Finally, Bunker's testimony clearly established that the Martin Marietta Corporation had representatives or deputies who served on the boards of other corporations. The only distinctions drawn by the court below to differentiate Bunker's Sperry relationship from the relationship to Martin Marietta of other Martin Marietta deputies on other corporate boards were that Bunker had no duty to report back to Martin what was going on at Sperry and there was a lesser degree of supervision over Bunker's actions than over the actions of the others. Otherwise Bunker was a typical Martin deputy. In view of Bunker's position of almost absolute authority over Martin's affairs, such differences hardly suffice to refute the evidentiary value of the similarities between the functions of Bunker and those of Martin's representatives on other corporate boards.

In summary, it is our firm conviction that the district court erred in apportioning the weight to be accorded the evidence before it. The control possessed by Bunker, his letter of resignation, the approval by the Martin Board of Bunker's directorship with Sperry, and the functional similarity between Bunker's acts as a Sperry director and the acts of Martin's representatives on other boards, as opposed to the factors relied upon by the trial court, are all definite and concrete indicatives that Bunker, in fact, was a Martin deputy, and we find that indeed he was.

The trial court's disposition of the case obviated the need for it to determine whether § 16(b) liability could attach to the corporate director's short-swing profits realized after the corporation's deputy had ceased to be a member of the board of directors of the corporation whose stock had been so profitably traded in. It was not until after Bunker's resignation from the Sperry Board had become effective that Martin Marietta sold any Sperry stock. The issue is novel and until this case no court has ever considered the question. We hold that the congressional purpose dictates that Martin must disgorge all short-swing profits made from Sperry stock purchased during its Sperry directorship and sold after the termination thereof if sold within six months of purchase.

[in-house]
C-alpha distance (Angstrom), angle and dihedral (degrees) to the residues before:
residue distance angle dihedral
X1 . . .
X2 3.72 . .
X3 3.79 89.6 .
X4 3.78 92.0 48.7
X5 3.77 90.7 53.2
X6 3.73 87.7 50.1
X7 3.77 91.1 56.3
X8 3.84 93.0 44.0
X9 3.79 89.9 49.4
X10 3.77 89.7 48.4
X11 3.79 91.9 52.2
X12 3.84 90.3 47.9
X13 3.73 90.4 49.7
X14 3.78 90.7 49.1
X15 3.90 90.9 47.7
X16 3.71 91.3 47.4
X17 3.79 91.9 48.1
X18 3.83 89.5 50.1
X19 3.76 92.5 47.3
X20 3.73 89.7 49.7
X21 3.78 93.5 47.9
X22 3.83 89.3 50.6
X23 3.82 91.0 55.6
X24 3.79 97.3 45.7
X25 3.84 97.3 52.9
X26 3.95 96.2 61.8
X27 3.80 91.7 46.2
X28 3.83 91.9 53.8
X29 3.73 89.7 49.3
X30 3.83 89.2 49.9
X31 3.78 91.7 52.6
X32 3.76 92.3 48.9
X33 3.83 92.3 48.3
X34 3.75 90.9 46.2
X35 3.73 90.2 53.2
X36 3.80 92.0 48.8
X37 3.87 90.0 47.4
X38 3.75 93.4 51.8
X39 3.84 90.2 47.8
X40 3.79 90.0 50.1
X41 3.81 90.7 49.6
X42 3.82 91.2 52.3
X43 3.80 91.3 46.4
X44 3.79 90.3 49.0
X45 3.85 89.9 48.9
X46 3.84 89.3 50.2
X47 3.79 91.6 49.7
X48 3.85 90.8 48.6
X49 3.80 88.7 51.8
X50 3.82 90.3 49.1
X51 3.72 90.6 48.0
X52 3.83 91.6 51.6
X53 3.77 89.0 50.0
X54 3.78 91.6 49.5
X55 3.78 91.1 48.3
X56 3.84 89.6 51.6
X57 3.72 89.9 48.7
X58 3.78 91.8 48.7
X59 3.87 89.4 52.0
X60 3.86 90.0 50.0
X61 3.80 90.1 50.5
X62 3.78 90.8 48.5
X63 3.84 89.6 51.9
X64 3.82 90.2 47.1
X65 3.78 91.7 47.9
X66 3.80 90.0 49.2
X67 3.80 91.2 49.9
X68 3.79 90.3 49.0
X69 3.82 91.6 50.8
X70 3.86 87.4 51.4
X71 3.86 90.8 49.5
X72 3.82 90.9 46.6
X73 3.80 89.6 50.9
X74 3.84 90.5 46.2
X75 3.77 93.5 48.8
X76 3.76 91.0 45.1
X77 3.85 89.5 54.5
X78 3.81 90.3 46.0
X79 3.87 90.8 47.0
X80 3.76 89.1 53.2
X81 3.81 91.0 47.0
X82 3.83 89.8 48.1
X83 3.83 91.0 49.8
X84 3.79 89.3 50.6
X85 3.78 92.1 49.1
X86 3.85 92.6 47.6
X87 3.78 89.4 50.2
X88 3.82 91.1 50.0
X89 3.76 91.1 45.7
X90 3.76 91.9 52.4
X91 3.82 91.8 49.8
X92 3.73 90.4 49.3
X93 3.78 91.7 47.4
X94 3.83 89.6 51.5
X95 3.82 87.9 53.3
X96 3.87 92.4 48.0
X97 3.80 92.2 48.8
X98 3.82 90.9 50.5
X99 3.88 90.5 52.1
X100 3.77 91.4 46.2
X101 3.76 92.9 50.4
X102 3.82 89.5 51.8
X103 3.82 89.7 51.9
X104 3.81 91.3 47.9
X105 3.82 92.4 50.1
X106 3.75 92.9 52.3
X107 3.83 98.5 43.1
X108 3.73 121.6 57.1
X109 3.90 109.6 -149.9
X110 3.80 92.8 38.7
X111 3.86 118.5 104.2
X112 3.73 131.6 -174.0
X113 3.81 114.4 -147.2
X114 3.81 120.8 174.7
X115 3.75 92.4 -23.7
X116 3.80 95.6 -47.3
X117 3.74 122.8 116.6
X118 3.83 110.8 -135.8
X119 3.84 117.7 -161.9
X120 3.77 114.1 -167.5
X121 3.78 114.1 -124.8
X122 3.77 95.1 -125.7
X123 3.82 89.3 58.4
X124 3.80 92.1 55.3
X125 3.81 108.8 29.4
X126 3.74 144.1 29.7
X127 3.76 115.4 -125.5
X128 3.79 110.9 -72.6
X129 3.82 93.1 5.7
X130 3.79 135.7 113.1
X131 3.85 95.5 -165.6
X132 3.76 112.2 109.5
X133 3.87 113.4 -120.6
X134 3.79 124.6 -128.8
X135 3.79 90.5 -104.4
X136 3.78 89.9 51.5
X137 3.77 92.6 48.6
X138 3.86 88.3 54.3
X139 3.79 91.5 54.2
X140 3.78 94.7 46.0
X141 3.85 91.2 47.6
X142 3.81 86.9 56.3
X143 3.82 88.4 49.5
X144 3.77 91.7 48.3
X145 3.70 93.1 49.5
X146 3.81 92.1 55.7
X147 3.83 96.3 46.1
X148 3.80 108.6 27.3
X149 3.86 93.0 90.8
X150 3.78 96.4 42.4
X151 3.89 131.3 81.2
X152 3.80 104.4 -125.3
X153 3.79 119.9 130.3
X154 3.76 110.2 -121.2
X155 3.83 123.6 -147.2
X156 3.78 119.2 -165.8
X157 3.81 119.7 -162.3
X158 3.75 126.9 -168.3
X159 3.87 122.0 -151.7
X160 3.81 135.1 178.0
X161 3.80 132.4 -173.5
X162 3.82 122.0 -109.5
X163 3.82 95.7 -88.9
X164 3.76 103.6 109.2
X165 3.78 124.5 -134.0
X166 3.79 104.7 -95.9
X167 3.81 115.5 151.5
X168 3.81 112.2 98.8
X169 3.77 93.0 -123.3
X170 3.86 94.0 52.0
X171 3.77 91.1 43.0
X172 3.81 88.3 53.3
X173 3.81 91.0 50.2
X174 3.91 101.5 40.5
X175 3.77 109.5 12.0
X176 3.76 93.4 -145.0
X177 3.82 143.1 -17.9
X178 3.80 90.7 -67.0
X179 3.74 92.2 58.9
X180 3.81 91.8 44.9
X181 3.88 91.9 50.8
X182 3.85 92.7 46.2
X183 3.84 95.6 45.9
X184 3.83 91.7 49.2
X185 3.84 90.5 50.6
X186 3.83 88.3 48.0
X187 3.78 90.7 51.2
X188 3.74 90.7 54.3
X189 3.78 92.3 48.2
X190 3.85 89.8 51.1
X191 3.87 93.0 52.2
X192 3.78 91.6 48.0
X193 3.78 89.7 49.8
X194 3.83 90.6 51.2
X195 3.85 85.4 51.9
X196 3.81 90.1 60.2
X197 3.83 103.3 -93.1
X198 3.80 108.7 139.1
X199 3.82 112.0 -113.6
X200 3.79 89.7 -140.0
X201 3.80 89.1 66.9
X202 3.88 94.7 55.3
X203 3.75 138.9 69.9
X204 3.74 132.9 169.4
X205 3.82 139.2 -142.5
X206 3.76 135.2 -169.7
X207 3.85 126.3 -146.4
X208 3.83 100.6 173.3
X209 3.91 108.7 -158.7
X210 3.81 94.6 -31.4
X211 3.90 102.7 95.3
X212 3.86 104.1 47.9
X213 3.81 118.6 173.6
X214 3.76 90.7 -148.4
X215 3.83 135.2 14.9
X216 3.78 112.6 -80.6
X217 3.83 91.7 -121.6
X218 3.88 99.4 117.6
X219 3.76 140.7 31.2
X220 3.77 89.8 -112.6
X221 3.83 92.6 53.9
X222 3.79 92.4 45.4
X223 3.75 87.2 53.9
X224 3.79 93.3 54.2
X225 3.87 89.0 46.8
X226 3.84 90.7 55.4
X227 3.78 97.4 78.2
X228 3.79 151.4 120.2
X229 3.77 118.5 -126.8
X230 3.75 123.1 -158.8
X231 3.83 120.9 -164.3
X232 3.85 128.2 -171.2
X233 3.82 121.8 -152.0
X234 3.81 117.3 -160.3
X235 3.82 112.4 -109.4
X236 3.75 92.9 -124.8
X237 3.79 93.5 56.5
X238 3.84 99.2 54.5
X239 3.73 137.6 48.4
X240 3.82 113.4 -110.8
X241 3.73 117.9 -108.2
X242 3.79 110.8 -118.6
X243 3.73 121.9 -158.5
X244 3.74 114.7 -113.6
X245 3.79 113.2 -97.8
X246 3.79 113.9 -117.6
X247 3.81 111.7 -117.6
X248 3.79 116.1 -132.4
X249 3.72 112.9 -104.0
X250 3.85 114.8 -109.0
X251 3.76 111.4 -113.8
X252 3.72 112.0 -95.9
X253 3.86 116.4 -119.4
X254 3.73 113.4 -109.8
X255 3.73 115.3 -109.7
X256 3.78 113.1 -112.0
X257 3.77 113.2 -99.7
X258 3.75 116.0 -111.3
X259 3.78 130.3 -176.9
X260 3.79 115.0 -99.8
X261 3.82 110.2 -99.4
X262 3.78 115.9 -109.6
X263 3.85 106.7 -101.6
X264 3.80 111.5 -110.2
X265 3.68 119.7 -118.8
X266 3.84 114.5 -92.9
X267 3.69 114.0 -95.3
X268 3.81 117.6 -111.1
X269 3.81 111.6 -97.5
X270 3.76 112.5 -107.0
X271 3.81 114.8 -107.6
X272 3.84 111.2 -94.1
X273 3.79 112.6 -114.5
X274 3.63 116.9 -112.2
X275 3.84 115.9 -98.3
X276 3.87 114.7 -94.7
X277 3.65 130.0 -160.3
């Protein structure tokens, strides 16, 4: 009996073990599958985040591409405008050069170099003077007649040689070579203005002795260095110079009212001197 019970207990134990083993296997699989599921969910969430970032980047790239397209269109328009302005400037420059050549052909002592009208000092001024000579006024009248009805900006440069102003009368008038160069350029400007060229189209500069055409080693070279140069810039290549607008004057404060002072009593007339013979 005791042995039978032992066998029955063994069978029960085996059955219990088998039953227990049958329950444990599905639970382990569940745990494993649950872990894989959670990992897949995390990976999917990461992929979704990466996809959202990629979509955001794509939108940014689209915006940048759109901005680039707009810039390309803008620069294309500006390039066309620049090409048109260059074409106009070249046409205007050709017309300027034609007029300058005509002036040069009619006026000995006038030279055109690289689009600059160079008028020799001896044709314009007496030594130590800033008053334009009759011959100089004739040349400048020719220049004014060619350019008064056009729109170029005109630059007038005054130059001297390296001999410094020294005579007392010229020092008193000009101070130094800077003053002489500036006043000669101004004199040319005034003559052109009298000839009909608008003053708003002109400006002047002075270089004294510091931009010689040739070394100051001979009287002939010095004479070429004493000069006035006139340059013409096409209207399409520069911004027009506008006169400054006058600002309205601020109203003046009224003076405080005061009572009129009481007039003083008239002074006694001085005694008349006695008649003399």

Relying upon the congressional objectives sought to be accomplished by the passage of § 16(b), this court, in Adler v. Klawans, 267 F.2d 840 (2 Cir. 1959), held that § 16(b) imposes liability to surrender his short-swing profits upon a person who is a director at the date of sale, whether or not he was a director at the date of purchase. The court explained:

This [the language of § 16(b) itself] makes plain the intent of Congress to reach a "purchase and sale" or "sale and purchase" within a six month period by someone within one of the proscribed categories, i.e., one who was a director, officer or beneficial owner at some time. The conventional rules of construction applied to this latter portion of the statute alone are not sufficient to resolve the issue. Appellant presents an arguable interpretation of the statute which would limit its reach to transactions in which the person is a director or officer at both ends of the transaction. If Congress had made such profits the subject of a criminal penalty — as presumably it could — appellant's argument would carry much weight for we would be obliged to construe it strictly. For reasons which will be developed more fully hereafter we construe this statute to be remedial, not penal, and hence subject to that interpretation most consistent with the legislative purpose as that can be discerned from the statute itself and by resort to its history if that be needed. 267 F.2d at 844.